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About The Conservative (Nebraska City, Neb.) 1898-1902 | View Entire Issue (Dec. 14, 1899)
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and constant struggle "did not pay"
and economical necessity gave rise to a
very indefinite apportionment of terri
tory by the larger communes and more
or less enslaving of the people of the
smaller and wenker. In this birth of
slavery there was a civilized advance ,
for , instead of universal slaughter , we
find a sparing of life to the weaker ;
that is , if sparing of life is a universal
civilized measure , as so generally
claimed. But with territorial fixity of
residence , and a lessening of inter-clan
struggle , with the addition of slave
labor , came a now factor under sexual
promiscuity. That factor was over-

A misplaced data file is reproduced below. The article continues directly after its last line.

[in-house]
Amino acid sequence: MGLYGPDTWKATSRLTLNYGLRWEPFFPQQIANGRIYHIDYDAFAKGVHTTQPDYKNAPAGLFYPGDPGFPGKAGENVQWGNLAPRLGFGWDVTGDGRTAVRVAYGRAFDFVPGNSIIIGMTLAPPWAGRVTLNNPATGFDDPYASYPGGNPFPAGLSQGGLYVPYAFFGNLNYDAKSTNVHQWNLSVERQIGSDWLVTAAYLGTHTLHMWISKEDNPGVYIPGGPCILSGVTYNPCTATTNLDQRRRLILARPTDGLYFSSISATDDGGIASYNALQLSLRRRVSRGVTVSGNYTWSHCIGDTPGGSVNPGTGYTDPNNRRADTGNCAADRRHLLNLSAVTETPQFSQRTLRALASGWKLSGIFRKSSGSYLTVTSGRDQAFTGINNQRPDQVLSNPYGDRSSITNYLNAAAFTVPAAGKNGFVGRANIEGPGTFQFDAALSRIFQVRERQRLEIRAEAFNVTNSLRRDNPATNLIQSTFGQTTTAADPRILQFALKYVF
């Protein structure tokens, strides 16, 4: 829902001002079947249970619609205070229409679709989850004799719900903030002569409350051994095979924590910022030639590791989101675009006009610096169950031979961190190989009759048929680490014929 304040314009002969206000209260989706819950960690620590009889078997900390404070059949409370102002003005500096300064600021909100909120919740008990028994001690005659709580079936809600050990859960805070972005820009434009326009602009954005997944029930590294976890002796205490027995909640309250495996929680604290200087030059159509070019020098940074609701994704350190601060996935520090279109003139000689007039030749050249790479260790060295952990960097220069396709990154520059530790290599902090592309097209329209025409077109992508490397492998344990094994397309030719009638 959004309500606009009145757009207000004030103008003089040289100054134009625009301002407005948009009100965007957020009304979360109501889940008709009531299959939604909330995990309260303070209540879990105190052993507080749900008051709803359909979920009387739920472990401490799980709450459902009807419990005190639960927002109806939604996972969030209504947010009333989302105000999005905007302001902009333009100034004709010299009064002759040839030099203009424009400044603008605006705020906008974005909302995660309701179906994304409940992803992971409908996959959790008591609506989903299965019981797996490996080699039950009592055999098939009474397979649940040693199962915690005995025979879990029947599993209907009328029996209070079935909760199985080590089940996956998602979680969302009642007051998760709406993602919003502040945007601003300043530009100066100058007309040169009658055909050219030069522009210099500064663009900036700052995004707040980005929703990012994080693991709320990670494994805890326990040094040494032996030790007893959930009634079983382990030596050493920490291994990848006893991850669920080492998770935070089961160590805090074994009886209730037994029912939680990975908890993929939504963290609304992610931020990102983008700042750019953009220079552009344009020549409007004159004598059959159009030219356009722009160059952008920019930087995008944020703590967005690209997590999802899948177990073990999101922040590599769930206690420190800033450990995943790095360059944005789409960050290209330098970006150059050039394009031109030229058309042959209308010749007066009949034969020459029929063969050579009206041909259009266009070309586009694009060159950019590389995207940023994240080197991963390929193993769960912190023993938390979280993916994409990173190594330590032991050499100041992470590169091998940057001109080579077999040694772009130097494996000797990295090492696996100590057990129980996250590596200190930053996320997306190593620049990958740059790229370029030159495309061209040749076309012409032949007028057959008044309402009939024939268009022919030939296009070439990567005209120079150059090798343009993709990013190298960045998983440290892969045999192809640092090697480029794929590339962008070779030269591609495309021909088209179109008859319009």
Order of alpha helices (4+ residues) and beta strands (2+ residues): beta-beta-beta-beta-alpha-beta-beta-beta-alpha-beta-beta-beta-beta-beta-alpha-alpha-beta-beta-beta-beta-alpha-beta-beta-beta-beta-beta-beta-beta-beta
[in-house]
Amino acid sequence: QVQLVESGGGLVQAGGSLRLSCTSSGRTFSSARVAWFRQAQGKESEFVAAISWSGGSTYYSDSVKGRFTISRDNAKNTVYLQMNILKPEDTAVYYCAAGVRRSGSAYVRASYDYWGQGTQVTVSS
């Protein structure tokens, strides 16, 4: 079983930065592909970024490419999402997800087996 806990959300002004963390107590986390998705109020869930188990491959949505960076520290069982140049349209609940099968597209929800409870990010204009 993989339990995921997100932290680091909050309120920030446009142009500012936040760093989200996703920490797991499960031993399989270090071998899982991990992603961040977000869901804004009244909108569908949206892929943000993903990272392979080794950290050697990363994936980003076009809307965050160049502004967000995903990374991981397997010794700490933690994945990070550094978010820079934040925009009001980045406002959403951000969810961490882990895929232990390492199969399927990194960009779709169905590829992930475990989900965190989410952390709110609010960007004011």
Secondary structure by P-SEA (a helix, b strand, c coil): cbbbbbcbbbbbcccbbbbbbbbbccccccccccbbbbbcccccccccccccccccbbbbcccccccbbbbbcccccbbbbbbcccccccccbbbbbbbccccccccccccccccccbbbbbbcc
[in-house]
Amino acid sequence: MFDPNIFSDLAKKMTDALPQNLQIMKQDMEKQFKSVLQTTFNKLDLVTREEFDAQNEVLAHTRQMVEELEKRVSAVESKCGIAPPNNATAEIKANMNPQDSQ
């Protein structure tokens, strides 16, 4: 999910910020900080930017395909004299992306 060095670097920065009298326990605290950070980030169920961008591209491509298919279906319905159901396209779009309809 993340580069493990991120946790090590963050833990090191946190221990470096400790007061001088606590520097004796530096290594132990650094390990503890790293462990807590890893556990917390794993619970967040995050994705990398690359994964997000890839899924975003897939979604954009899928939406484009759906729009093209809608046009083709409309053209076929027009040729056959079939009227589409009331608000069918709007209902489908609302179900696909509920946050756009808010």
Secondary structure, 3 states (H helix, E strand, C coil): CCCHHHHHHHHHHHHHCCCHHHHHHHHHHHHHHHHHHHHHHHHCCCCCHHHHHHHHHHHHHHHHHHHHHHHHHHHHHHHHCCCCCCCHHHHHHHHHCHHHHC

multiplication. The struggle of today
began then. It was intra instead of
'iitor-commuual. The remedy for this
was to fix paternal responsibility only
those who could maintain more than
one woman and her children were
allowed more. Hence polygamy ! With
the augmentation of intra-couimunal
( national ) or local struggle , economical
necessity forced monogamy out of poly
gamy , still leaving promiscuous poly
gyny as the result of male sexuality
and a nece&sity , humanity cannot yet
grapple with , to those who can afford it ,
or think they require it. If polygamy
is hard on the mental refinement and
self-respect of some women , who dares
assert that monogamous limitation is
not terribly hard on the decent self-
respect of hundreds of refined women
and on the health of thousands more ?
We have to do with facts , not senti
Polygamy NecehHiiry to the Survival of
One has but to consider the conditions
of Mormouism in Utah to find that
polygamy was the one way out to sal
vation for such a "peculiar people. " II
must be remembered that they were a
so-called religious organization which ,
like the Pilgrims , went into a strange
laud to do as they pleased. 'fcTo' 'multiply